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90 Years of Orbital Timing Measurements of KIC 9832227

Presentation #205.14 in the session Binary Stellar System - iPoster Session.

Published onJun 29, 2022
90 Years of Orbital Timing Measurements of KIC 9832227

The interpretation of time variations of the 0.46 d orbital period of the contact binary star system KIC 9832227 have been the subject of recent research. Molnar et al. (2017, ApJ, 840, 1) presented photometry and spectroscopy spanning 1999-2016 showing a period derivative that was negative and increasing in magnitude. They ruled out period changes due to changing surface features or third bodies and suggested the period change may indicate an imminent merger. Socia et al. (2018, ApJL, 864, L32) presented archival timing from 2003 and revised timing from 1999 that together implied a positive period derivative in the time range 1999-2010, effectively ruling out the merger hypothesis. Kovacs et al. (2019, A&A, 631, A126) suggested the timing data may be modeled with a third body in a 14-year period along with a fixed negative period derivative.

We present here a significant extension of the timing data for KIC 9832227. They are extended forward to 2021 with observations from the Calvin Observatory and back to the 1930s using the Harvard DASCH digitized plate stacks. The data show modulation on an approximately 25-year time scale with no long-term period derivative. The modulations are not strictly periodic and are inconsistent with any third body model.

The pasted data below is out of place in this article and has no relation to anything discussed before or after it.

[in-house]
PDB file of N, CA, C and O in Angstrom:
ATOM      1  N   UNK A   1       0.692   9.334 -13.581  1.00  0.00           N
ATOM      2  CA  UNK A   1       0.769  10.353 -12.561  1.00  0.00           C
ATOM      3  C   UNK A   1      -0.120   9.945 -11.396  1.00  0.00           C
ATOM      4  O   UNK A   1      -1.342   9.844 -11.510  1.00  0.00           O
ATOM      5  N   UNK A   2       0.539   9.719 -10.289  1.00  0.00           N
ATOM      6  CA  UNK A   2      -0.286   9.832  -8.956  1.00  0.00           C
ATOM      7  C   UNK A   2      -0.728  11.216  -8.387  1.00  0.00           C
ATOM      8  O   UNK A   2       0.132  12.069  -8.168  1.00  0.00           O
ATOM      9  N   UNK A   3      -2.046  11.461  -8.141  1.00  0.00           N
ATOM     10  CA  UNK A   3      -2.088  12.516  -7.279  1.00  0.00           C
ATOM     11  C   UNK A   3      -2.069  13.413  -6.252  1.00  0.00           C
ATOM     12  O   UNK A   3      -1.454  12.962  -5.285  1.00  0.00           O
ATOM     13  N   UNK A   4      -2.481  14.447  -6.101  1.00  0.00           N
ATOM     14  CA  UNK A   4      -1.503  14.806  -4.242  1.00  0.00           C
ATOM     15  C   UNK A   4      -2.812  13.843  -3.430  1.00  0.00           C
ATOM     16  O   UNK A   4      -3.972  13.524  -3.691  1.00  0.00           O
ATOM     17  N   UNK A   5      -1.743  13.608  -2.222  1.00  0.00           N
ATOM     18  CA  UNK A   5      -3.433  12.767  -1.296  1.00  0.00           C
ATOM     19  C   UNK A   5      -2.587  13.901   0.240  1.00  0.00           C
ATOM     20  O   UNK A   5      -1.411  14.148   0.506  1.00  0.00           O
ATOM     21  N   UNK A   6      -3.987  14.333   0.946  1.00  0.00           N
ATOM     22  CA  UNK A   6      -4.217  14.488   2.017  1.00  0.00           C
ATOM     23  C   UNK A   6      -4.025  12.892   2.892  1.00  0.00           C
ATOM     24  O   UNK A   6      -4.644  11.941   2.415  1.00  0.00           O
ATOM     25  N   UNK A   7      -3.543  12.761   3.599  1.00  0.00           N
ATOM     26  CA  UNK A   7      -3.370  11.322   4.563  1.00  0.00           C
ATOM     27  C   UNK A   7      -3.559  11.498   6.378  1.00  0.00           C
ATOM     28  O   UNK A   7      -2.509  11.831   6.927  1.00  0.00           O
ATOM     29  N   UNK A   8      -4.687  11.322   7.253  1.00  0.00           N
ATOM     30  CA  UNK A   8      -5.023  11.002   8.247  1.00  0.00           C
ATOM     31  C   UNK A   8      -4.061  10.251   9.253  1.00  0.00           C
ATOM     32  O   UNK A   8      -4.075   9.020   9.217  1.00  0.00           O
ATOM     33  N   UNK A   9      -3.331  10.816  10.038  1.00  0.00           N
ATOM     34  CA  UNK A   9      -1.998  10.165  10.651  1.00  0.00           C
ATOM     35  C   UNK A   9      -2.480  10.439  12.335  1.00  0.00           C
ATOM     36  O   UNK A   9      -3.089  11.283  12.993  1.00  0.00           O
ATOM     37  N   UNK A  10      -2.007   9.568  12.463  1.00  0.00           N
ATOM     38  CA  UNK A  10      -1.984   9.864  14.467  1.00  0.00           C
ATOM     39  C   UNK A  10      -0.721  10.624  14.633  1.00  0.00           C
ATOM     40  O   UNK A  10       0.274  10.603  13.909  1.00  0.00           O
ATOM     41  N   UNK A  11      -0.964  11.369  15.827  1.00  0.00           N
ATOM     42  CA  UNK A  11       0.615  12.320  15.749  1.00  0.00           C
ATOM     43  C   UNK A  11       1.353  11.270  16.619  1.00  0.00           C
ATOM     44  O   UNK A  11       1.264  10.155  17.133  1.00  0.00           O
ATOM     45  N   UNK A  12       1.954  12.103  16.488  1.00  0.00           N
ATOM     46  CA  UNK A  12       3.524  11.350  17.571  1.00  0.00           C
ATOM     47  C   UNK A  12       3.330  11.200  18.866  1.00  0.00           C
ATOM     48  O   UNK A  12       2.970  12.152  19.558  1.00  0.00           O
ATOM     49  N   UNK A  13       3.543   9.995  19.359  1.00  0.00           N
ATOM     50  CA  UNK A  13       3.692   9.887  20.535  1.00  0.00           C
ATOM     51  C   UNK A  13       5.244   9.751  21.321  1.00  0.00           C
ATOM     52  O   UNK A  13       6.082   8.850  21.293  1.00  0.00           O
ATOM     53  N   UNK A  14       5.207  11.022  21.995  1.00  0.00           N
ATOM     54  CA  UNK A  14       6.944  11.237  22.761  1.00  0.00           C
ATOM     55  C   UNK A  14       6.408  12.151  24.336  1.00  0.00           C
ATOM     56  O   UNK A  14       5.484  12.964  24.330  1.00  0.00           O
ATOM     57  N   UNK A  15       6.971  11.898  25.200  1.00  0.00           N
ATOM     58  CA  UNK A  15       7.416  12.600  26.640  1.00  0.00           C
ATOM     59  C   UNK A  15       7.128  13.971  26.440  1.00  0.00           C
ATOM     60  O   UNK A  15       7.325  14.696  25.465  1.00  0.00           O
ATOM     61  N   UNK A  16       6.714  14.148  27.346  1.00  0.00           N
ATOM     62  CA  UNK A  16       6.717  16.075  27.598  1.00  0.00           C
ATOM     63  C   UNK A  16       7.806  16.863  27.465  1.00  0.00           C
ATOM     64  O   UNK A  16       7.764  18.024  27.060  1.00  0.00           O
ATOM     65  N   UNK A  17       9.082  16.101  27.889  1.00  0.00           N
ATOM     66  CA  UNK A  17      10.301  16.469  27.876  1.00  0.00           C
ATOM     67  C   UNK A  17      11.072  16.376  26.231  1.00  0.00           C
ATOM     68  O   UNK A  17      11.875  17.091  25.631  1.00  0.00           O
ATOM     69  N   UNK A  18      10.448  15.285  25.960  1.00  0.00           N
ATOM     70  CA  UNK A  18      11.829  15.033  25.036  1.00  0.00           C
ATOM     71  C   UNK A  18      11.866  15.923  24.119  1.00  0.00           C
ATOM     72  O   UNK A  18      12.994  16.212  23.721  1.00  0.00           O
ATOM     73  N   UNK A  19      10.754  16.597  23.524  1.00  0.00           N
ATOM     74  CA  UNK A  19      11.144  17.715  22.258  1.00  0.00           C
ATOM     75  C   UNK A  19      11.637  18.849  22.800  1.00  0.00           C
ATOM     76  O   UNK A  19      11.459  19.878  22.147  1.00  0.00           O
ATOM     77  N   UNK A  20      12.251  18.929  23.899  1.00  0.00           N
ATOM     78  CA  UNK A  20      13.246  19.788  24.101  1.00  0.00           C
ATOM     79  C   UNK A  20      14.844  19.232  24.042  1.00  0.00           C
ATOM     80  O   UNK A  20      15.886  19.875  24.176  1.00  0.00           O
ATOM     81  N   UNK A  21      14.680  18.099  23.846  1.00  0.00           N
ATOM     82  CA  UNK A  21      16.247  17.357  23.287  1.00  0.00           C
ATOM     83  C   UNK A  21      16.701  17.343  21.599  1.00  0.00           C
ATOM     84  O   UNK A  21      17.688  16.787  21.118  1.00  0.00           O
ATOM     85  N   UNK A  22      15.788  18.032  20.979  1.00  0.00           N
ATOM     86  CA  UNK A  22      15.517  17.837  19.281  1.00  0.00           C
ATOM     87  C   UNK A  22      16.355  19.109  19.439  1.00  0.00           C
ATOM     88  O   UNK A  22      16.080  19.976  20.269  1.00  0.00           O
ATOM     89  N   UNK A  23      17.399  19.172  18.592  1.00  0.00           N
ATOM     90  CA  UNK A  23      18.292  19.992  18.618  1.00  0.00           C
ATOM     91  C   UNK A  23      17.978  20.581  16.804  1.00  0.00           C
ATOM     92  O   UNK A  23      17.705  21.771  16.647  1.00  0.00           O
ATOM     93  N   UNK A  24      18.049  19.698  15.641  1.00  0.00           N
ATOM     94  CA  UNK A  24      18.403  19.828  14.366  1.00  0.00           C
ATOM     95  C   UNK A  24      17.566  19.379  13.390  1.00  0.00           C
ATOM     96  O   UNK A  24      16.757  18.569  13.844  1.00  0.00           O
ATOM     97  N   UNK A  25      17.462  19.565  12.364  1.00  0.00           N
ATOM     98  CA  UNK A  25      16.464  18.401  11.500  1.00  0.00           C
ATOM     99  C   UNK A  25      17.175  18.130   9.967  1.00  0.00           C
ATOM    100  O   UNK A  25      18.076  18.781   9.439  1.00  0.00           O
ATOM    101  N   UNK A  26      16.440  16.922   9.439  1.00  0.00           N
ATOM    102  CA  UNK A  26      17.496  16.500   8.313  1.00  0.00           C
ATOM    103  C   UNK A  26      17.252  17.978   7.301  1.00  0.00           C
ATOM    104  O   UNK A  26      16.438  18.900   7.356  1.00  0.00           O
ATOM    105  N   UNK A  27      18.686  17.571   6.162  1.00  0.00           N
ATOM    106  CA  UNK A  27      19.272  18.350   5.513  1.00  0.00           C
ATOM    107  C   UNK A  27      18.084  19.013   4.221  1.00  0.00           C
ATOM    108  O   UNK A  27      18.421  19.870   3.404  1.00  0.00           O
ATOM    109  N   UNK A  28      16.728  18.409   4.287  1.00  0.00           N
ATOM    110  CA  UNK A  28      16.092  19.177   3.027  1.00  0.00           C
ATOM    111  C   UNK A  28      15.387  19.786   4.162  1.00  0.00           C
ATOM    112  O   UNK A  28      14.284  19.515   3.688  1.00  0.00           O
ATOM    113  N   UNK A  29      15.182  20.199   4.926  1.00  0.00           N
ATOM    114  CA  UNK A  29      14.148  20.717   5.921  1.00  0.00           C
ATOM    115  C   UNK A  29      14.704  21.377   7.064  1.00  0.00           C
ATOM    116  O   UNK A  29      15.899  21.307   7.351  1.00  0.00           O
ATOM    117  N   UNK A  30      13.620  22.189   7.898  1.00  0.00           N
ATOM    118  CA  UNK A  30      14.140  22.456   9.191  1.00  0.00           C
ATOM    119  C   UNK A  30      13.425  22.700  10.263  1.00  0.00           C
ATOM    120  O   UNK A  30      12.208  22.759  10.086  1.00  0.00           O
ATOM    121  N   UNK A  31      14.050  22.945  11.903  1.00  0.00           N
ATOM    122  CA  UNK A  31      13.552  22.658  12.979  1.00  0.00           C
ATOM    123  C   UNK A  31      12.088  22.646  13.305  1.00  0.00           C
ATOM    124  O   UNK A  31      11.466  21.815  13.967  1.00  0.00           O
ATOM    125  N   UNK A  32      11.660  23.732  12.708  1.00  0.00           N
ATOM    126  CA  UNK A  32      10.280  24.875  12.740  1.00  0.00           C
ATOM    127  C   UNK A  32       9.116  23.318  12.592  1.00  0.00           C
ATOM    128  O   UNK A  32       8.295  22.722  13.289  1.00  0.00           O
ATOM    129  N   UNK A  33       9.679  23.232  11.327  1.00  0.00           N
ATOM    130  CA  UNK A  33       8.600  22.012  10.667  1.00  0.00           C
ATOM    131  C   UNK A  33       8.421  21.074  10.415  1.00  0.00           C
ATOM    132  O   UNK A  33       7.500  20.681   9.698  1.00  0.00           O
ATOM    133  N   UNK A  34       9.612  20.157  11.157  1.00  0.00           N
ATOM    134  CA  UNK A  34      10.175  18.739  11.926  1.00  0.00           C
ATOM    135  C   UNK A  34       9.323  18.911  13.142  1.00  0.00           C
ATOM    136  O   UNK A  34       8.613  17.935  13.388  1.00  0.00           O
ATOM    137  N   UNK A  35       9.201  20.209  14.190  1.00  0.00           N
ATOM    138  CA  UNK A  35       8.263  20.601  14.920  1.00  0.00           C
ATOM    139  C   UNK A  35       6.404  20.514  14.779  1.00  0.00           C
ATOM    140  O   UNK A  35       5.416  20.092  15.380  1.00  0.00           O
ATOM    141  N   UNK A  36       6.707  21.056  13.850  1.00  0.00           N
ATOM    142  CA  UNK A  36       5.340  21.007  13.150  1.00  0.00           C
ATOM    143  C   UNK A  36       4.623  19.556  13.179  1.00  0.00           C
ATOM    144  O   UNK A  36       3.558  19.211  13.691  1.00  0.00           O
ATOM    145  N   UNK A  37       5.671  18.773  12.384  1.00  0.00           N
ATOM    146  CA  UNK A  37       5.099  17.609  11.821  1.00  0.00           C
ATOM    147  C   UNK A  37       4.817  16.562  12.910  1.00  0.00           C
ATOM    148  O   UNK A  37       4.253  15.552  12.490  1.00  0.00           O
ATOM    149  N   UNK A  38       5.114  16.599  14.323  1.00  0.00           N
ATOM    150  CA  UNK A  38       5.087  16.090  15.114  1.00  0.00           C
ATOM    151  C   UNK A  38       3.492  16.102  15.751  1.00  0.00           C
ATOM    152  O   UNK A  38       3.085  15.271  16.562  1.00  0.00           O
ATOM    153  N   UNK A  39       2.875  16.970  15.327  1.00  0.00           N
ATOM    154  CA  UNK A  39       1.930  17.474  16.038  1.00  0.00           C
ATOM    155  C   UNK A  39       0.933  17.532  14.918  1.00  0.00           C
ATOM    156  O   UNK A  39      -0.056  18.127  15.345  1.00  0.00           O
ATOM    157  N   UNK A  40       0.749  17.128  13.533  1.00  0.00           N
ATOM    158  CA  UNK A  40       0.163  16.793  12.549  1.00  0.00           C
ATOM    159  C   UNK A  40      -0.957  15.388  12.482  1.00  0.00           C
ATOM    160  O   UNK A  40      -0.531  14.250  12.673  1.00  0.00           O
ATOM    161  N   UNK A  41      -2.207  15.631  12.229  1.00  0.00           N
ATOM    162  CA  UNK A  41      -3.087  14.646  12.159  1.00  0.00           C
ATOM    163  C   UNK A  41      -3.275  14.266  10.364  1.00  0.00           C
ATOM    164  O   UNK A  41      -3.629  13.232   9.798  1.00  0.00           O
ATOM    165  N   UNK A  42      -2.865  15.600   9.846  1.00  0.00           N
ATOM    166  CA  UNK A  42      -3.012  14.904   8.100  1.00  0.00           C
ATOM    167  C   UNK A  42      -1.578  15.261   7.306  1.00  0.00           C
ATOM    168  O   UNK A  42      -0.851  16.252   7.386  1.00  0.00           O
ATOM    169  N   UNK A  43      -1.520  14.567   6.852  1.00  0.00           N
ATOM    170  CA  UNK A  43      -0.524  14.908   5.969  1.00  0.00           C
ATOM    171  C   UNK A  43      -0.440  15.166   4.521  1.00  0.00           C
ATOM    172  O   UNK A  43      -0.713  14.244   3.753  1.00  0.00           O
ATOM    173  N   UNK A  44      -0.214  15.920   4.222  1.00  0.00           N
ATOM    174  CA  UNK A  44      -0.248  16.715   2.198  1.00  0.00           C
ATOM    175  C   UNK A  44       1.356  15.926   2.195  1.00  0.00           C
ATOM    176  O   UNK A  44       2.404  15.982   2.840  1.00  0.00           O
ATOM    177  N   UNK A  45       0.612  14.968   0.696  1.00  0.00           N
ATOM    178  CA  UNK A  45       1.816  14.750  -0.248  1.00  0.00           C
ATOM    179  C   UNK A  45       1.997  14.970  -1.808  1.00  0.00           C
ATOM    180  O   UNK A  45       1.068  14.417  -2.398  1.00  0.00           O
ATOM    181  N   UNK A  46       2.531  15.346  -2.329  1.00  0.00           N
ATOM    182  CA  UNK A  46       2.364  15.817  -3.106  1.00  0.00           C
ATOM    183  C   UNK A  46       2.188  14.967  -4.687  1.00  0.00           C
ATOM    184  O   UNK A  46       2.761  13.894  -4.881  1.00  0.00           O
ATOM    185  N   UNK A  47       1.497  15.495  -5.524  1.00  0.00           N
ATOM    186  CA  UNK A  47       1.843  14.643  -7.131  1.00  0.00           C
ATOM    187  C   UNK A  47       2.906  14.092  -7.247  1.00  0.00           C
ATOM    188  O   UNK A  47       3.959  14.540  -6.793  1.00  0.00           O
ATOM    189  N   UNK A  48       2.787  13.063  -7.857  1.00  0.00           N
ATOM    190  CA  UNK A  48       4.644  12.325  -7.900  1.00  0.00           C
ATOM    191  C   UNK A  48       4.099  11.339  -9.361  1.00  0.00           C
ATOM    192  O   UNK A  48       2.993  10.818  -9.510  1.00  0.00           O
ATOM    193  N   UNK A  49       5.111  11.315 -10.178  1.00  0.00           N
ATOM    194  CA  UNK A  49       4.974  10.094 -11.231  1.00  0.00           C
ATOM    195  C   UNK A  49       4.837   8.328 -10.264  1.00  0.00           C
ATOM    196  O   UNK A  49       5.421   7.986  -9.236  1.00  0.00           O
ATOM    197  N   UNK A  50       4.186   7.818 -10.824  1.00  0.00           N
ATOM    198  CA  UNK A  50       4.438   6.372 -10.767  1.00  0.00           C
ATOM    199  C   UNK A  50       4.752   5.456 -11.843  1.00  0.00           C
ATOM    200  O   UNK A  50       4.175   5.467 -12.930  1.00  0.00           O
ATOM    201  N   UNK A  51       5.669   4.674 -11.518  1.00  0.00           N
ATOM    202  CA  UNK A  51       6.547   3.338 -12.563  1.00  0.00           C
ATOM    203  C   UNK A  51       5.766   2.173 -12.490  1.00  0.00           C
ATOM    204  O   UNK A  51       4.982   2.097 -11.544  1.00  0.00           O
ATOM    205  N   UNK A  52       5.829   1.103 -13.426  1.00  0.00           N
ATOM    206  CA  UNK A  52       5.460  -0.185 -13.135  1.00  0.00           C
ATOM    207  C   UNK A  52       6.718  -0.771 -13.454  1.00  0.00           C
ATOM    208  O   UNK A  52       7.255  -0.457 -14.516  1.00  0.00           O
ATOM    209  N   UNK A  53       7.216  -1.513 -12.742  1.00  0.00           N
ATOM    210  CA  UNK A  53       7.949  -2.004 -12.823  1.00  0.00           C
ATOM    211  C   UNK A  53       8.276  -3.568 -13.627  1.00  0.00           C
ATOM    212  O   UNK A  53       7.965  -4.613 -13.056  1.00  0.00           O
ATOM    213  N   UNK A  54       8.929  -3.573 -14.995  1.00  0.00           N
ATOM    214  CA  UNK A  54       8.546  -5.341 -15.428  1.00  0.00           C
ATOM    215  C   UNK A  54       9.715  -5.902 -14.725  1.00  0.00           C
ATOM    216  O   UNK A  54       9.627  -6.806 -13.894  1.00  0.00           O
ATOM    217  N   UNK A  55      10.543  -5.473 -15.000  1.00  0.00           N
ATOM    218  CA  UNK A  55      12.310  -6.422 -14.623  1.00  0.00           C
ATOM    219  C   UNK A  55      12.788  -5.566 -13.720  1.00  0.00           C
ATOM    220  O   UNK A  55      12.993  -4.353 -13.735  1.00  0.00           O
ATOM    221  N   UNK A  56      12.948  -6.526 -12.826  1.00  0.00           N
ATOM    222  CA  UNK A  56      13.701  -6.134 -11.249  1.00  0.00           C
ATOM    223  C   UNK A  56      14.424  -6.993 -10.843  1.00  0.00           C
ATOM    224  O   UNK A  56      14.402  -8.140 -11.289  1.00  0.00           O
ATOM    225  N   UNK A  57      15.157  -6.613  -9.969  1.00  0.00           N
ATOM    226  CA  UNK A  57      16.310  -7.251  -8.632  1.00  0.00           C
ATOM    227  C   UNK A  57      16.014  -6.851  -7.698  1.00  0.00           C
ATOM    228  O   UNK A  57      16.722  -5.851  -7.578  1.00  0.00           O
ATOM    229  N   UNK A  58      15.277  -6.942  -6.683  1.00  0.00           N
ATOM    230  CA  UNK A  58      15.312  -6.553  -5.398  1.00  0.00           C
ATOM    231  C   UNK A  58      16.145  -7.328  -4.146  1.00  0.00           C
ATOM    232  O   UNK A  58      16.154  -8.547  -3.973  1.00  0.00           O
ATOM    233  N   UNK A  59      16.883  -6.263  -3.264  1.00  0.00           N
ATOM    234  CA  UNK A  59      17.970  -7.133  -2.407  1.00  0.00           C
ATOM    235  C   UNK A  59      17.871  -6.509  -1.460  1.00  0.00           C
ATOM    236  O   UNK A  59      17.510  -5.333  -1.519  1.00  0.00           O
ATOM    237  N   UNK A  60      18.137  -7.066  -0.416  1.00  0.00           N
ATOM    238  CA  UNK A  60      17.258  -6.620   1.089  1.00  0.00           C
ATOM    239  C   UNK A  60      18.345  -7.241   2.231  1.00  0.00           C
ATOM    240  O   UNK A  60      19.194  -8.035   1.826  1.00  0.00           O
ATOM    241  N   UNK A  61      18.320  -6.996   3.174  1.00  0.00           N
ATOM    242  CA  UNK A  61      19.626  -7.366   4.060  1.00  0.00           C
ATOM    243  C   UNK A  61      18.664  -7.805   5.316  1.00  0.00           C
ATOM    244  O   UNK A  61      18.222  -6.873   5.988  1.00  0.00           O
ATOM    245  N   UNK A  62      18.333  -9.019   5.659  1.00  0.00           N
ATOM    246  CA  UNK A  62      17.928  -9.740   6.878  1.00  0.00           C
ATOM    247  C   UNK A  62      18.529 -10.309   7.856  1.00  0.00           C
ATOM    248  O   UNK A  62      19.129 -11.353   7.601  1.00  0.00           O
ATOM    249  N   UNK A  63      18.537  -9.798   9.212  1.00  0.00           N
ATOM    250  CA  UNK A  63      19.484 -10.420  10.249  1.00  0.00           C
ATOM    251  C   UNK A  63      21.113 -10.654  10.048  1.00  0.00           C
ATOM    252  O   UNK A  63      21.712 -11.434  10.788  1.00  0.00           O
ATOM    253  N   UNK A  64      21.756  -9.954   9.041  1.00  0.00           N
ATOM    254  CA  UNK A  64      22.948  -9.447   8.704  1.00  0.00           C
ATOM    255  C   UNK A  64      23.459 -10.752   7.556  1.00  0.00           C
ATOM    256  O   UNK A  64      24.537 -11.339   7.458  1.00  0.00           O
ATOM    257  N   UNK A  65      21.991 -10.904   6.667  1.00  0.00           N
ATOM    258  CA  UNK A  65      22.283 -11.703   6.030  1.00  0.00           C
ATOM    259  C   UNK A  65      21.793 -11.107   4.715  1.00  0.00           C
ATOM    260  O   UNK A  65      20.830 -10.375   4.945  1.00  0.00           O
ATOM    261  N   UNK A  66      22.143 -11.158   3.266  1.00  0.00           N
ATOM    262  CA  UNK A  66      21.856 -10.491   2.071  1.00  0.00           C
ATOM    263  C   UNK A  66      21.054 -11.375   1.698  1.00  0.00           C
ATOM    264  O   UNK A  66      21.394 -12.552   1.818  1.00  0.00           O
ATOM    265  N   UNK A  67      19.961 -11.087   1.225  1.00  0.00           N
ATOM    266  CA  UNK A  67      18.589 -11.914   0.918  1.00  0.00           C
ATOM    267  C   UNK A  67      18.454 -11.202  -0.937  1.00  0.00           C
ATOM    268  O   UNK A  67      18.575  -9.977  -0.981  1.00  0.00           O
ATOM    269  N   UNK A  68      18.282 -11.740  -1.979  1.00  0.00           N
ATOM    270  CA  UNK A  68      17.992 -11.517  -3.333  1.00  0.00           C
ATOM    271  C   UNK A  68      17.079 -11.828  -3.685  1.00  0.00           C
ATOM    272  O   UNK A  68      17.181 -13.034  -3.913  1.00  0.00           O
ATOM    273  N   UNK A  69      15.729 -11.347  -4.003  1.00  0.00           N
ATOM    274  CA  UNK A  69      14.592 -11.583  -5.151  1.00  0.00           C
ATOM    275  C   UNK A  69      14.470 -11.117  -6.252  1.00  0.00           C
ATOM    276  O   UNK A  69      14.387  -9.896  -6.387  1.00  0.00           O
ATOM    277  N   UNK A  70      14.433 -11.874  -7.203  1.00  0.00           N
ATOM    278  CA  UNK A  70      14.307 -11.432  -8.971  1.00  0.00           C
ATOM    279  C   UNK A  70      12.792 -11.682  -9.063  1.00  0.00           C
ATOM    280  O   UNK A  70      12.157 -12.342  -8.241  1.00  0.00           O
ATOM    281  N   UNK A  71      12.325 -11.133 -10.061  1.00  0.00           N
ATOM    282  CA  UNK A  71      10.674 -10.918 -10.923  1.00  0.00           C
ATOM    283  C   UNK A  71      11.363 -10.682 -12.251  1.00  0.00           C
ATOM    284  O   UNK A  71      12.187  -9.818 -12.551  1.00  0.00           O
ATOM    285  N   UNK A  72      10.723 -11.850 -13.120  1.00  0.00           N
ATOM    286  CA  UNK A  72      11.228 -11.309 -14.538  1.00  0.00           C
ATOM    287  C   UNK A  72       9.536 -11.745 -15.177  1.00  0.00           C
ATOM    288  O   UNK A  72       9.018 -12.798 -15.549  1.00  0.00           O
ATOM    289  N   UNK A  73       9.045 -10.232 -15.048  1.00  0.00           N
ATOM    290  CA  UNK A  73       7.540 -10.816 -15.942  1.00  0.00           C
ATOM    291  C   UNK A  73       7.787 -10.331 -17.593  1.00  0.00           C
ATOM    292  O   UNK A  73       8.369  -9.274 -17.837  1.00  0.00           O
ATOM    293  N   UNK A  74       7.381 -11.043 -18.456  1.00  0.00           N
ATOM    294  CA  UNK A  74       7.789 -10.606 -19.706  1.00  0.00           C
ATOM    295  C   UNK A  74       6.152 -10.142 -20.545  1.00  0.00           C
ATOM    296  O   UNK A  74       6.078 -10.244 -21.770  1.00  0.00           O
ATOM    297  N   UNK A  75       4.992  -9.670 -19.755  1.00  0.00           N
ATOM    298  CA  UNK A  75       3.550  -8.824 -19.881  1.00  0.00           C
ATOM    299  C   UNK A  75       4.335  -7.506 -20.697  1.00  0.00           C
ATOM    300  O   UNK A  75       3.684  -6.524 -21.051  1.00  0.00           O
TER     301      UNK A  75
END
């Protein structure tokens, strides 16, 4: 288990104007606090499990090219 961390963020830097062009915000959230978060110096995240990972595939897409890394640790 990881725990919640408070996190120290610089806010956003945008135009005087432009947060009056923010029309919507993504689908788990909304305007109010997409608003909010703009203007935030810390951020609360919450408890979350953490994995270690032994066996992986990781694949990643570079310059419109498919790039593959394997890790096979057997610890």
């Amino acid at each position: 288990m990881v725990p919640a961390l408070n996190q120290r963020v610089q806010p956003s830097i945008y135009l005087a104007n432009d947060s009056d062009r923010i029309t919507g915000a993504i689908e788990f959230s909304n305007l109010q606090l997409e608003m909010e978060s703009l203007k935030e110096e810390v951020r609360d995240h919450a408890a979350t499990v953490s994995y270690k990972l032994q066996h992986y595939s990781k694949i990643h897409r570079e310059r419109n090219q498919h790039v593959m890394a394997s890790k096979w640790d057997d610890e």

With other interpretations ruled out, we are now investigating whether the timing modulations may be a consequence of variations in magnetic field strength over a starspot cycle, a mechanism developed by Applegate (1992, ApJ, 385, 621). Volschow et al. (2018, A&A, 620, A42) show the relevance of this mechanism has not yet been established in any binary system, so it would be significant if it can be shown in this case. While the theory of stellar magnetic fields cannot be developed from first principles, observation of modulation of the surface magnetic field strength correlated with timing modulation would be strong evidence. Molnar et al. (2017) reported significant spot activity in the Kepler light curves. Subsequent observations have shown changes in the average field strength. The first test of this hypothesis will be if the change in field strength reverses when the sign of the period derivative next flips. This work was supported by NSF grant 1716622.

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